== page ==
An essential component of any healthy eating plan is cutting back on eating meals out. By increasing the number of home-cooked meals eaten per week, you can feel confident about consuming only fresh and healthy ingredients. As we all know, however, cooking dinner every night can be challenging and time constraints don’t always allow for it. According to a 2011 “Dining Out” survey conducted by LivingSocial, the average American eats 4.8 meals per week at a restaurant. While eating out more often saves time and energy, it raises a new issue. Is dining out the healthiest option for our families, especially young children?
Across a variety of chain restaurants, children’s menus tend to include childhood classics like hot dogs, hamburgers, pizza, and chicken fingers. While these are sure to please picky eaters, they are not the healthiest options. Kids’ meals rarely come with vegetables, and often include sugary desserts and soda or juice. The Soil Association, a UK charity dedicated to promoting sustainability, organic farming, and human health, set out to determine what healthy options are available at chain restaurants.
The association analyzed menus and employed a number of parents to report on service at 21 of Britain’s most popular restaurants. The study found that, across the board, even more expensive chains fail to serve healthy choices. Few meals incorporated fresh ingredients, which much of the meal being prepared off-site. For example, some restaurants served potatoes that were pre-mashed in Holland and fish fingers that were pre-cooked in Poland. Three of the chains offered children free or discounted refills of sugary drinks, which are known to contribute to weight gain, cavities, and a variety of other negative health effects.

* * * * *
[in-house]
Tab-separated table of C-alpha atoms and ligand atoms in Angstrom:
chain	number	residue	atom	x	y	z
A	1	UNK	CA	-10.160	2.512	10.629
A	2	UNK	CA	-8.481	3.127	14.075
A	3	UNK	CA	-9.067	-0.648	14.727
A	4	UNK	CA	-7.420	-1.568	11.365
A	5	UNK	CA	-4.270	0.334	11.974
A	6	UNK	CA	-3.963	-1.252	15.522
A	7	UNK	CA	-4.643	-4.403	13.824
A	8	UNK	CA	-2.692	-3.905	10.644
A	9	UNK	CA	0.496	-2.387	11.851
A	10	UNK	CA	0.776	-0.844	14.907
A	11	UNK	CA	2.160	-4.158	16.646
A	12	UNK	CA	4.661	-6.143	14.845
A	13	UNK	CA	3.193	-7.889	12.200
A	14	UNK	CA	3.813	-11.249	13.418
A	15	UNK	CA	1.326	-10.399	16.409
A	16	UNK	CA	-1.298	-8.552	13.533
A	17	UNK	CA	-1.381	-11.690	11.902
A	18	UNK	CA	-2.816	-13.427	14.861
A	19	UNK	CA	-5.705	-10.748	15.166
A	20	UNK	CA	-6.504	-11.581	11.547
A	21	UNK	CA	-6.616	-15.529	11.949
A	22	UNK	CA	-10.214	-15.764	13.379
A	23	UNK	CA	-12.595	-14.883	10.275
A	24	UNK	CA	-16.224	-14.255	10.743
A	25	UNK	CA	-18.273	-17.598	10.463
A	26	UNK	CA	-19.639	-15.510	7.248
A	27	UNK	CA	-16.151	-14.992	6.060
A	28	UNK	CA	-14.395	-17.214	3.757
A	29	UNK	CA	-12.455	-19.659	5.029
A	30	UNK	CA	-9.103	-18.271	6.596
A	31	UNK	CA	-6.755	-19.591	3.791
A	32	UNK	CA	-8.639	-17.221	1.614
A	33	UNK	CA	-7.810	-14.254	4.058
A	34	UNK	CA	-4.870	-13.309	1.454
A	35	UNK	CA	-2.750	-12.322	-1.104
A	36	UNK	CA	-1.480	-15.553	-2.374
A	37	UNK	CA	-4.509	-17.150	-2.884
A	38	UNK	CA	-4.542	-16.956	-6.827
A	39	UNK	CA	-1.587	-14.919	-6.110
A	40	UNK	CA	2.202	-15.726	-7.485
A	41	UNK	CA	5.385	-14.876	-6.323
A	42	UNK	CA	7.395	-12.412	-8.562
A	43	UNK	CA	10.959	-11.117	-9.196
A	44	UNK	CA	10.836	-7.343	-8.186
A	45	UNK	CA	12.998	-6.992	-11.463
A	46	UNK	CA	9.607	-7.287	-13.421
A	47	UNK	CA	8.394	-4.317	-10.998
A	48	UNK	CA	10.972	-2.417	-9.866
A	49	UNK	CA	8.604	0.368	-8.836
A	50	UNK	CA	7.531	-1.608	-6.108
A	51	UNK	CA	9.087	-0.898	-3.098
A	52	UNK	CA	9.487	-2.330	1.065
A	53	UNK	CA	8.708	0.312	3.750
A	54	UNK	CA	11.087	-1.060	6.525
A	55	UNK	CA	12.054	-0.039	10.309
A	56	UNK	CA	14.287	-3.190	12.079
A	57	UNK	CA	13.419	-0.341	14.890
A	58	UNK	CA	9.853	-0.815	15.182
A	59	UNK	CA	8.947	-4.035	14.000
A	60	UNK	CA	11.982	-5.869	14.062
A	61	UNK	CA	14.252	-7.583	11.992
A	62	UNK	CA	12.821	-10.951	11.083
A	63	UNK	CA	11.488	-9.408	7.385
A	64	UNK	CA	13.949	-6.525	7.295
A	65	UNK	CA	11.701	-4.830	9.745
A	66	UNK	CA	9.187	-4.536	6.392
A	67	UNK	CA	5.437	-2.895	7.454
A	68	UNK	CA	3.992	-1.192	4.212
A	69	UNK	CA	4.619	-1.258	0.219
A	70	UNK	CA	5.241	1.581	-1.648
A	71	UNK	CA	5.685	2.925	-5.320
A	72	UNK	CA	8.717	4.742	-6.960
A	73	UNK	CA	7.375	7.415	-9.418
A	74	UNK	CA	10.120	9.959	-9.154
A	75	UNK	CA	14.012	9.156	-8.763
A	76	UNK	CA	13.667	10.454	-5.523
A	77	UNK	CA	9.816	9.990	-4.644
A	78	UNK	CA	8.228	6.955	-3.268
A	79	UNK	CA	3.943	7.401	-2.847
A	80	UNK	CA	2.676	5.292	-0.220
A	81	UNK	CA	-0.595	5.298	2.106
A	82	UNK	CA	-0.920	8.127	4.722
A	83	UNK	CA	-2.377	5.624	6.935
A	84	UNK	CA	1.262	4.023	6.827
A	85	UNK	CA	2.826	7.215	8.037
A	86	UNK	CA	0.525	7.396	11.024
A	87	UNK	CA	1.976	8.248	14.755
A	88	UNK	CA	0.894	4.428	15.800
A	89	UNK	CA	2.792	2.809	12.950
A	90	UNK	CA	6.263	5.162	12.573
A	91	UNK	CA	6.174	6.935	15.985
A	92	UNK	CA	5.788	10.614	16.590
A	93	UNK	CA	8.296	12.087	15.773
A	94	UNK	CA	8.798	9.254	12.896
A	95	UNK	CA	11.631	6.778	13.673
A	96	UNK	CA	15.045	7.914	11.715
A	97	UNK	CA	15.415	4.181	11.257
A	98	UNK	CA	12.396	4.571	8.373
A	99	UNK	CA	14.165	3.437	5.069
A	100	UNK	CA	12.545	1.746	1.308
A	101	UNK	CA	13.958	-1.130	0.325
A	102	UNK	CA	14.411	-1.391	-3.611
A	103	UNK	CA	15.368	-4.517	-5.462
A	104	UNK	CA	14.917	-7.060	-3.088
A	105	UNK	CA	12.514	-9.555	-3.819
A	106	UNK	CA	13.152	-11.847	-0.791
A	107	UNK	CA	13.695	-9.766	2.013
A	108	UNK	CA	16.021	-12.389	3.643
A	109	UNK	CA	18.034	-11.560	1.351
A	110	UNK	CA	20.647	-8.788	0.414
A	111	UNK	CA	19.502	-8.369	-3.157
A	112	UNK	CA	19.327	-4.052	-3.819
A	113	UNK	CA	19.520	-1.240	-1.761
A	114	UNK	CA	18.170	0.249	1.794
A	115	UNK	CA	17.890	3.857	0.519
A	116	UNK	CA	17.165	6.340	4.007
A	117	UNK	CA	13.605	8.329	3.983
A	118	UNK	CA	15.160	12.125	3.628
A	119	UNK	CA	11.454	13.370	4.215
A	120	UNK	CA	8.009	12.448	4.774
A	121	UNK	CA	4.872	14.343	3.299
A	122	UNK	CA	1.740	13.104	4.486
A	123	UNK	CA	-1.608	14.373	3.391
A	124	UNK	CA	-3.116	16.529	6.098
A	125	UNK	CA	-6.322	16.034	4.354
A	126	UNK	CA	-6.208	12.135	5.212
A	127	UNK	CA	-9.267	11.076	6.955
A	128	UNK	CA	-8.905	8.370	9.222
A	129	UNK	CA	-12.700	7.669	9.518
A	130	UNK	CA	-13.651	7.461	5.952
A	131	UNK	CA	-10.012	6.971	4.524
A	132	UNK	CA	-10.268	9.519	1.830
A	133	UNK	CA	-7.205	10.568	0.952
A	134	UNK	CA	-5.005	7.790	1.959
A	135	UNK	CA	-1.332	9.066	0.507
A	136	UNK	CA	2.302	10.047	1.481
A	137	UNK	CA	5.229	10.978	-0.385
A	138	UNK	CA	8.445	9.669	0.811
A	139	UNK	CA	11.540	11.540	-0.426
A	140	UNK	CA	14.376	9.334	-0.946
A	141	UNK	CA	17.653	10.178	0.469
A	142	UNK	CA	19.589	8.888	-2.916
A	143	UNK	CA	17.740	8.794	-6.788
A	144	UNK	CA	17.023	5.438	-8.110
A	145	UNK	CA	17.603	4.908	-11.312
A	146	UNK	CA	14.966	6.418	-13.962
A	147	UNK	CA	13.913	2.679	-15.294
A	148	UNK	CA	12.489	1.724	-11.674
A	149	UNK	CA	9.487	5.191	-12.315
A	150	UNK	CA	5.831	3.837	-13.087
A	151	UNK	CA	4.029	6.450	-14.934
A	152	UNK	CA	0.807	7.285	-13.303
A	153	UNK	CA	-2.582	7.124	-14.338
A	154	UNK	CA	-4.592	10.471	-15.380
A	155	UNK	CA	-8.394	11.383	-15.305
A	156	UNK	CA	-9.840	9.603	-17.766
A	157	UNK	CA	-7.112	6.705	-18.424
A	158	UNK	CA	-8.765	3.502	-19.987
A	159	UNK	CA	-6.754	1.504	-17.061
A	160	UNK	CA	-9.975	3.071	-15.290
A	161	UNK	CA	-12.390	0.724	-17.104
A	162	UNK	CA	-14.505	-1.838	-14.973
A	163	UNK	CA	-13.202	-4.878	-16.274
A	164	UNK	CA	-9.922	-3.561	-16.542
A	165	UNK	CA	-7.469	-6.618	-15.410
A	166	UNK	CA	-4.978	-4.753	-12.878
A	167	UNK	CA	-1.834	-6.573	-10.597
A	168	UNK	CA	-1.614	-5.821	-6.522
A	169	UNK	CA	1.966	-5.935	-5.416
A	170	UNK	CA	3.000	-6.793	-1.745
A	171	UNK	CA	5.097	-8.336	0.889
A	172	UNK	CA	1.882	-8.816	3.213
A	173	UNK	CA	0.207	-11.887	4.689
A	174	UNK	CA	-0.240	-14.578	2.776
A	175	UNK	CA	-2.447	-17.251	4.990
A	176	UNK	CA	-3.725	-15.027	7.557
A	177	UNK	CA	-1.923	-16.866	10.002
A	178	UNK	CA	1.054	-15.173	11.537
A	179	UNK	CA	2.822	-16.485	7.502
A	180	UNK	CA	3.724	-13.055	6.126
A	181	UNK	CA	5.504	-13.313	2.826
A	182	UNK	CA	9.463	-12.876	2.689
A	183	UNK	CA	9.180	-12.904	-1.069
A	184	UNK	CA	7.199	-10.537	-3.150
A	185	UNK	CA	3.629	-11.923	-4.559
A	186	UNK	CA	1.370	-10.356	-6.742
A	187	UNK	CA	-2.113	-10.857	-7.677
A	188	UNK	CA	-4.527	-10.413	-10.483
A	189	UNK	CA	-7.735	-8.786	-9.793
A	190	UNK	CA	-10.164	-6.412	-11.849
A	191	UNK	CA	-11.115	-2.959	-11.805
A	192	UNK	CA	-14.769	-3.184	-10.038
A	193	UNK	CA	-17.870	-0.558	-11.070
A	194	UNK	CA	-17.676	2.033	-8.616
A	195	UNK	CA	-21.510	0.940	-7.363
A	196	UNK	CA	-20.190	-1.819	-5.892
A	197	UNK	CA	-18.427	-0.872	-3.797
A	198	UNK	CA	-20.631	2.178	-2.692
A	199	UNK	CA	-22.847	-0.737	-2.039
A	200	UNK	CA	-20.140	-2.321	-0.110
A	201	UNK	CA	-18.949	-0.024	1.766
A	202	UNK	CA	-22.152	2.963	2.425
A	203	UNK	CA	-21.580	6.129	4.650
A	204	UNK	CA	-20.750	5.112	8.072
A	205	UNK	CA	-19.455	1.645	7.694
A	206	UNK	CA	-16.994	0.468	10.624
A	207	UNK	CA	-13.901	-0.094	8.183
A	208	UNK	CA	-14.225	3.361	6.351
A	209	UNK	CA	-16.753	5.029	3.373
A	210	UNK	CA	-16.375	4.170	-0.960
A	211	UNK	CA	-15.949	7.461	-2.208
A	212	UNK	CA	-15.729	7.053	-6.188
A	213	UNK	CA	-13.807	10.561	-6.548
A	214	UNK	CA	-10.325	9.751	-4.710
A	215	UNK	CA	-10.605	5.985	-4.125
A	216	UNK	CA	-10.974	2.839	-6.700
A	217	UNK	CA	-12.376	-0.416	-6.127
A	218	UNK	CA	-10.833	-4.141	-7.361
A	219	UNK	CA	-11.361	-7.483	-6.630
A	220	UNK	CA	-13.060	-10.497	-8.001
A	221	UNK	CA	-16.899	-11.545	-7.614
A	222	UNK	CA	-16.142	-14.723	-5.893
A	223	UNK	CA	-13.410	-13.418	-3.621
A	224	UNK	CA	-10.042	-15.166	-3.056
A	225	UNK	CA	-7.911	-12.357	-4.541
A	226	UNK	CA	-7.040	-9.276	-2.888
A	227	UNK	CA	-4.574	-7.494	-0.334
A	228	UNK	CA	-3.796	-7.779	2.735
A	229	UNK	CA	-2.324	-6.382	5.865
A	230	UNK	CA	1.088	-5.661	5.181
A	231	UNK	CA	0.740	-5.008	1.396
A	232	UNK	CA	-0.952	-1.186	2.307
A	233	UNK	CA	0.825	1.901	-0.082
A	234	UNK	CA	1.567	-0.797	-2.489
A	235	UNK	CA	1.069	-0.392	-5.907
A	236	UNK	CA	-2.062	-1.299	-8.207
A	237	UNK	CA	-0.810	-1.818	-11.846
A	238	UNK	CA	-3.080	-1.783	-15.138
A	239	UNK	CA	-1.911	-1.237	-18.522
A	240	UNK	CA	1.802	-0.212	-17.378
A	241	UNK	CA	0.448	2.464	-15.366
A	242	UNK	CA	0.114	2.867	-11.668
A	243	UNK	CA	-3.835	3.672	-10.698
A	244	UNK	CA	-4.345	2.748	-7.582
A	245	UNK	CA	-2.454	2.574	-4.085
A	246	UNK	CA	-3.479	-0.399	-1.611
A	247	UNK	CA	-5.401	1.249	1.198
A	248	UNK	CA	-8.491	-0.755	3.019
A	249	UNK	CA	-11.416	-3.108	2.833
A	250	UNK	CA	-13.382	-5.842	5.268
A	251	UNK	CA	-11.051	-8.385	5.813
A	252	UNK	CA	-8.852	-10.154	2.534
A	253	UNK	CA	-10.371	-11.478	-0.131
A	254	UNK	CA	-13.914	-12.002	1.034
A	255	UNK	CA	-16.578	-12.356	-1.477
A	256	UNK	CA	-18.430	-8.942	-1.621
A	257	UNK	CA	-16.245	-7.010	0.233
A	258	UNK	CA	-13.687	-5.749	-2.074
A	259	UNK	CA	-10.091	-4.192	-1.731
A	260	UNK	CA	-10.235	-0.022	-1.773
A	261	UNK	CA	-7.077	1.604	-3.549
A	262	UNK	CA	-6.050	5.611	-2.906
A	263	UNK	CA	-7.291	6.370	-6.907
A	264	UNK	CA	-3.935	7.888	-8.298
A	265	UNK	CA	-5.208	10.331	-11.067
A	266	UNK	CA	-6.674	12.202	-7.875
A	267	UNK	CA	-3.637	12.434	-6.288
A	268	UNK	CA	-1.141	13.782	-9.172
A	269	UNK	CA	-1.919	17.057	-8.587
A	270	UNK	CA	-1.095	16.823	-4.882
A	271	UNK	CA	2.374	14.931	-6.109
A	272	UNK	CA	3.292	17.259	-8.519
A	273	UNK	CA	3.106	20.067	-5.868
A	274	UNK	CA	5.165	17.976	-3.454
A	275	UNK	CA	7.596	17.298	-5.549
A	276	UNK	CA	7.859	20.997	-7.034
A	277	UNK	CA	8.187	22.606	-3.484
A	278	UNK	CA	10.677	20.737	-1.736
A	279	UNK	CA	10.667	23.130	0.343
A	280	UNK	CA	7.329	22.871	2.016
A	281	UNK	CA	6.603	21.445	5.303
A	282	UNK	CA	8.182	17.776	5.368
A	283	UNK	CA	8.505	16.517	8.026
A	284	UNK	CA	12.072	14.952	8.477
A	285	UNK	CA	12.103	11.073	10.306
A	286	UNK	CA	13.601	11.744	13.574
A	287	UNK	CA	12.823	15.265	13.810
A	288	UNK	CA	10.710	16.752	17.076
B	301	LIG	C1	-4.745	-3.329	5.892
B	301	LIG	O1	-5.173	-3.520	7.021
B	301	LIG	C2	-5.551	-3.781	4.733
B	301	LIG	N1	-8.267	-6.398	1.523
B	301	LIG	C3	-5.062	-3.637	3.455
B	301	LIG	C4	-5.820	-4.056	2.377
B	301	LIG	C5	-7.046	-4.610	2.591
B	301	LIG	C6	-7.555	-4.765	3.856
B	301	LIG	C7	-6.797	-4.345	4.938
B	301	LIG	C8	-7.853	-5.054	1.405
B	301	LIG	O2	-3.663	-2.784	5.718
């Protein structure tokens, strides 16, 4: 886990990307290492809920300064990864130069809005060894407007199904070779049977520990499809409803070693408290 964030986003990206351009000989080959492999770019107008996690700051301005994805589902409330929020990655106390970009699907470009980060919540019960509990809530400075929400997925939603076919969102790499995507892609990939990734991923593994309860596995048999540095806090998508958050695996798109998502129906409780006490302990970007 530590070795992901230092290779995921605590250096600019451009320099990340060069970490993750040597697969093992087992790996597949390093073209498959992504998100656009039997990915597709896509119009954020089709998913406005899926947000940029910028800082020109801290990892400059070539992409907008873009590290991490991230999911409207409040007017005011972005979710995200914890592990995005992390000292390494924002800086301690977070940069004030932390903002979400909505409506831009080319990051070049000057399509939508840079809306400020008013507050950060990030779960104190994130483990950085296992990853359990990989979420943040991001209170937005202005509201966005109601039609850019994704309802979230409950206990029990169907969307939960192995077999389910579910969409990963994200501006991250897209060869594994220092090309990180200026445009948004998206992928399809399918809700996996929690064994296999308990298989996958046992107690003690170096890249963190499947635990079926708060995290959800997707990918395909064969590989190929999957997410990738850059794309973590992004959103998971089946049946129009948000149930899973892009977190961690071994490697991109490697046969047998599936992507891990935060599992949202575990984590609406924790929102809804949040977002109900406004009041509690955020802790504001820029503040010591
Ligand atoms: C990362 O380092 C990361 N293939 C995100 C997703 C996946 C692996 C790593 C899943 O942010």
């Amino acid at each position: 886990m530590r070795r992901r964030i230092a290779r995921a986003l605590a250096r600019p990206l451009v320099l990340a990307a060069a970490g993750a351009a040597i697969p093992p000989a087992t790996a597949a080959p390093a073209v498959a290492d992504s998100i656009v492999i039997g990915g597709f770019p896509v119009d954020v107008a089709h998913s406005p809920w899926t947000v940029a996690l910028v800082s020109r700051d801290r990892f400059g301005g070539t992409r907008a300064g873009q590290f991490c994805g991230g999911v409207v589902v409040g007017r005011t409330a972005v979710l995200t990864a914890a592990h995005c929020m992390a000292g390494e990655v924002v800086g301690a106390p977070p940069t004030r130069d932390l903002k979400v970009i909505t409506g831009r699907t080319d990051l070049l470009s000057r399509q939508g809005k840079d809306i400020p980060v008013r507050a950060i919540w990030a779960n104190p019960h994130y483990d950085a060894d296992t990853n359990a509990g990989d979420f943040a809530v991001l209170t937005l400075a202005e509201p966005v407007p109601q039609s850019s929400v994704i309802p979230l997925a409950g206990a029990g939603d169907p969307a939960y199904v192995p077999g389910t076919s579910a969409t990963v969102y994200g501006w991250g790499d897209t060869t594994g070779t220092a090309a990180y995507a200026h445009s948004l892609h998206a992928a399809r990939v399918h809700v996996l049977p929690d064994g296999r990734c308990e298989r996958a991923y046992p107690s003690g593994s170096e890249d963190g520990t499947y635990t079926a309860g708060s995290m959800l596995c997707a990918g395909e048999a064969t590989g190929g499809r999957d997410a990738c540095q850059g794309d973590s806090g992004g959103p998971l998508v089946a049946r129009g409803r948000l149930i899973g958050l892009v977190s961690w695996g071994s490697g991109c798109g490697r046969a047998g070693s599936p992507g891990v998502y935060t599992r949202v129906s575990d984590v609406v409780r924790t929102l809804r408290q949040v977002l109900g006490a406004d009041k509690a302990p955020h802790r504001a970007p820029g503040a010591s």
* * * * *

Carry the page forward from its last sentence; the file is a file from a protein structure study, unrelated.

This issue is in no way unique to Britain. In fact, three out of the five unhealthiest restaurants, Burger King, KFC, and Pizza Hut, are American chains. Restaurants were scored, according to the nutritional value of their menus, on a scale of 1 to 80. With 80 being the best, Burger King earned a measly 11. This study has sparked a widespread conversation about protecting children’s health and increasing access to healthy foods. “Adults expect to be offered real food and real choices in restaurants and we think children deserve the same,” Rob Percival of the Soil Association told The Telegraph. He calls on these and other chains to “raise the bar and give our kids the food they deserve.”
The accompanying slideshow is provided by special contributor Molly Aronica.